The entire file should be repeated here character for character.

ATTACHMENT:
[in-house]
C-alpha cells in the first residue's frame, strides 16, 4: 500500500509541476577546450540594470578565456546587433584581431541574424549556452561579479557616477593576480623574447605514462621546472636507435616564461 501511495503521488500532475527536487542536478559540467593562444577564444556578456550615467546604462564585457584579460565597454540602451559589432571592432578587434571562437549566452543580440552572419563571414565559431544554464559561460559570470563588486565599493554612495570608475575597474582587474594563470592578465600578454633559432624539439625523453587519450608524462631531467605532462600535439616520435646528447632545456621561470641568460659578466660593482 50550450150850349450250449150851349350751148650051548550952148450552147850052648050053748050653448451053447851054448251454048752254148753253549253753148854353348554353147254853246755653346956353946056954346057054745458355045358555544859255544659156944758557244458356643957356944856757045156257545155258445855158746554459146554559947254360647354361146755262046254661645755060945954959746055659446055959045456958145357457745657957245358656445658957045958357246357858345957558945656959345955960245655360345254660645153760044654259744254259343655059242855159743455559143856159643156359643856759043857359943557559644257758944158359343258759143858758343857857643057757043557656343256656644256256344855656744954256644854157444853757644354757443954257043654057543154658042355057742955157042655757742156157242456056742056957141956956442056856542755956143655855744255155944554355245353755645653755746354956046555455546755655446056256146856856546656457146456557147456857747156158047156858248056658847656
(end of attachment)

[in-house]
C-alpha cells in the first residue's frame, strides 16, 4: 500500500509541476577546450540594470578565456546587433584581431541574424549556452561579479557616477593576480623574447605514462621546472636507435616564461 501511495503521488500532475527536487542536478559540467593562444577564444556578456550615467546604462564585457584579460565597454540602451559589432571592432578587434571562437549566452543580440552572419563571414565559431544554464559561460559570470563588486565599493554612495570608475575597474582587474594563470592578465600578454633559432624539439625523453587519450608524462631531467605532462600535439616520435646528447632545456621561470641568460659578466660593482 50550450150850349450250449150851349350751148650051548550952148450552147850052648050053748050653448451053447851054448251454048752254148753253549253753148854353348554353147254853246755653346956353946056954346057054745458355045358555544859255544659156944758557244458356643957356944856757045156257545155258445855158746554459146554559947254360647354361146755262046254661645755060945954959746055659446055959045456958145357457745657957245358656445658957045958357246357858345957558945656959345955960245655360345254660645153760044654259744254259343655059242855159743455559143856159643156359643856759043857359943557559644257758944158359343258759143858758343857857643057757043557656343256656644256256344855656744954256644854157444853757644354757443954257043654057543154658042355057742955157042655757742156157242456056742056957141956956442056856542755956143655855744255155944554355245353755645653755746354956046555455546755655446056256146856856546656457146456557147456857747156158047156858248056658847656